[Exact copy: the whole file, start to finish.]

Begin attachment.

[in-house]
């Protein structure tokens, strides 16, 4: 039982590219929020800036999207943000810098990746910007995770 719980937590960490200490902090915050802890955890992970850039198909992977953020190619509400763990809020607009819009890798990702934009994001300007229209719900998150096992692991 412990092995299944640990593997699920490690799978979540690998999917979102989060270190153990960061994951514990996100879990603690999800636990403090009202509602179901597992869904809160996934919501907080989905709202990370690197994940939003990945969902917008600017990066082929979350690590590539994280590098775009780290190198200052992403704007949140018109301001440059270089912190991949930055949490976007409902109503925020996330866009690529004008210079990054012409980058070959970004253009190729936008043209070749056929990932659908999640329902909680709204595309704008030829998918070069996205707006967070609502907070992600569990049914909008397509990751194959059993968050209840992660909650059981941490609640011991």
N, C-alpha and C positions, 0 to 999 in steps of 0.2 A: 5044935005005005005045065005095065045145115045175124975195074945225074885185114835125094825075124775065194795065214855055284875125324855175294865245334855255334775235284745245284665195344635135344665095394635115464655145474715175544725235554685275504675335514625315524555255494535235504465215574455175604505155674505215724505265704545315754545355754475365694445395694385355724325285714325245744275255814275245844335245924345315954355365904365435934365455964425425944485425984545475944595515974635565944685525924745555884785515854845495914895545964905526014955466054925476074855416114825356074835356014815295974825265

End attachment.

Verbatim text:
[in-house]
């Protein structure tokens, strides 16, 4: 039982590219929020800036999207943000810098990746910007995770 719980937590960490200490902090915050802890955890992970850039198909992977953020190619509400763990809020607009819009890798990702934009994001300007229209719900998150096992692991 412990092995299944640990593997699920490690799978979540690998999917979102989060270190153990960061994951514990996100879990603690999800636990403090009202509602179901597992869904809160996934919501907080989905709202990370690197994940939003990945969902917008600017990066082929979350690590590539994280590098775009780290190198200052992403704007949140018109301001440059270089912190991949930055949490976007409902109503925020996330866009690529004008210079990054012409980058070959970004253009190729936008043209070749056929990932659908999640329902909680709204595309704008030829998918070069996205707006967070609502907070992600569990049914909008397509990751194959059993968050209840992660909650059981941490609640011991």
N, C-alpha and C positions, 0 to 999 in steps of 0.2 A: 5044935005005005005045065005095065045145115045175124975195074945225074885185114835125094825075124775065194795065214855055284875125324855175294865245334855255334775235284745245284665195344635135344665095394635115464655145474715175544725235554685275504675335514625315524555255494535235504465215574455175604505155674505215724505265704545315754545355754475365694445395694385355724325285714325245744275255814275245844335245924345315954355365904365435934365455964425425944485425984545475944595515974635565944685525924745555884785515854845495914895545964905526014955466054925476074855416114825356074835356014815295974825265